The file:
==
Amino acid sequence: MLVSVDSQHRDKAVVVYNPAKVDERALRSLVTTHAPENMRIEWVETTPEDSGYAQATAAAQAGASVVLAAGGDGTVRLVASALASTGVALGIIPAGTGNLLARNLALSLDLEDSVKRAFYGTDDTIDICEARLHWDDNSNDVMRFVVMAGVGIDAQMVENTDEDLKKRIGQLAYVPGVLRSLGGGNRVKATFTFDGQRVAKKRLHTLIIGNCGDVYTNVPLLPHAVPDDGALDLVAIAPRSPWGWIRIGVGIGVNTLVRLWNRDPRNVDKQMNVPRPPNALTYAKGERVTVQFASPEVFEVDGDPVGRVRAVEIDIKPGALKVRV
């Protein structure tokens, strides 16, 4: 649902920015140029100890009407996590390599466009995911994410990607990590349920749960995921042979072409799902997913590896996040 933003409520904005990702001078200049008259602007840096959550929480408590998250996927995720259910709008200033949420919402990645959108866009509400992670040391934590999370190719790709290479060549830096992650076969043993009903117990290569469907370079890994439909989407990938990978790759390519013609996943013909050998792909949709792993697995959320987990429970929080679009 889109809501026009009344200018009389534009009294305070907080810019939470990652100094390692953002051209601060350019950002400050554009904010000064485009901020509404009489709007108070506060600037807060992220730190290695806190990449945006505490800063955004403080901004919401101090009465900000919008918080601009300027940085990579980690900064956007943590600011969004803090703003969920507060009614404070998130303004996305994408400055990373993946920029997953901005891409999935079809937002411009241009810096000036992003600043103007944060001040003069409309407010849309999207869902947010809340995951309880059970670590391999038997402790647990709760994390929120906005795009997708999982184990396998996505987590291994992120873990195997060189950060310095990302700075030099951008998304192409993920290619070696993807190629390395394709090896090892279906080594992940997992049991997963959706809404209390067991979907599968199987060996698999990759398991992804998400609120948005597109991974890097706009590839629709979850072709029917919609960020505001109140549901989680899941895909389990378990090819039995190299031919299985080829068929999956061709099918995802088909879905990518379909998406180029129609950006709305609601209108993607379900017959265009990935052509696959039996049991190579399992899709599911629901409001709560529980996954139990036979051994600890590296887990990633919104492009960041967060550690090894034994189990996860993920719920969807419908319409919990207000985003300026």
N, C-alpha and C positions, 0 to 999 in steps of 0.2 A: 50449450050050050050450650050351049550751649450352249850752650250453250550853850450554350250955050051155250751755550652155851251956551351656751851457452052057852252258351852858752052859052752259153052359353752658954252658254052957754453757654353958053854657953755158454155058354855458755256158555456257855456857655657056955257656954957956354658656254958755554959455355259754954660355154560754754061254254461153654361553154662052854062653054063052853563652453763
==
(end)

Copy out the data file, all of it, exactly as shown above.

Amino acid sequence: MLVSVDSQHRDKAVVVYNPAKVDERALRSLVTTHAPENMRIEWVETTPEDSGYAQATAAAQAGASVVLAAGGDGTVRLVASALASTGVALGIIPAGTGNLLARNLALSLDLEDSVKRAFYGTDDTIDICEARLHWDDNSNDVMRFVVMAGVGIDAQMVENTDEDLKKRIGQLAYVPGVLRSLGGGNRVKATFTFDGQRVAKKRLHTLIIGNCGDVYTNVPLLPHAVPDDGALDLVAIAPRSPWGWIRIGVGIGVNTLVRLWNRDPRNVDKQMNVPRPPNALTYAKGERVTVQFASPEVFEVDGDPVGRVRAVEIDIKPGALKVRV
């Protein structure tokens, strides 16, 4: 649902920015140029100890009407996590390599466009995911994410990607990590349920749960995921042979072409799902997913590896996040 933003409520904005990702001078200049008259602007840096959550929480408590998250996927995720259910709008200033949420919402990645959108866009509400992670040391934590999370190719790709290479060549830096992650076969043993009903117990290569469907370079890994439909989407990938990978790759390519013609996943013909050998792909949709792993697995959320987990429970929080679009 889109809501026009009344200018009389534009009294305070907080810019939470990652100094390692953002051209601060350019950002400050554009904010000064485009901020509404009489709007108070506060600037807060992220730190290695806190990449945006505490800063955004403080901004919401101090009465900000919008918080601009300027940085990579980690900064956007943590600011969004803090703003969920507060009614404070998130303004996305994408400055990373993946920029997953901005891409999935079809937002411009241009810096000036992003600043103007944060001040003069409309407010849309999207869902947010809340995951309880059970670590391999038997402790647990709760994390929120906005795009997708999982184990396998996505987590291994992120873990195997060189950060310095990302700075030099951008998304192409993920290619070696993807190629390395394709090896090892279906080594992940997992049991997963959706809404209390067991979907599968199987060996698999990759398991992804998400609120948005597109991974890097706009590839629709979850072709029917919609960020505001109140549901989680899941895909389990378990090819039995190299031919299985080829068929999956061709099918995802088909879905990518379909998406180029129609950006709305609601209108993607379900017959265009990935052509696959039996049991190579399992899709599911629901409001709560529980996954139990036979051994600890590296887990990633919104492009960041967060550690090894034994189990996860993920719920969807419908319409919990207000985003300026």
N, C-alpha and C positions, 0 to 999 in steps of 0.2 A: 50449450050050050050450650050351049550751649450352249850752650250453250550853850450554350250955050051155250751755550652155851251956551351656751851457452052057852252258351852858752052859052752259153052359353752658954252658254052957754453757654353958053854657953755158454155058354855458755256158555456257855456857655657056955257656954957956354658656254958755554959455355259754954660355154560754754061254254461153654361553154662052854062653054063052853563652453763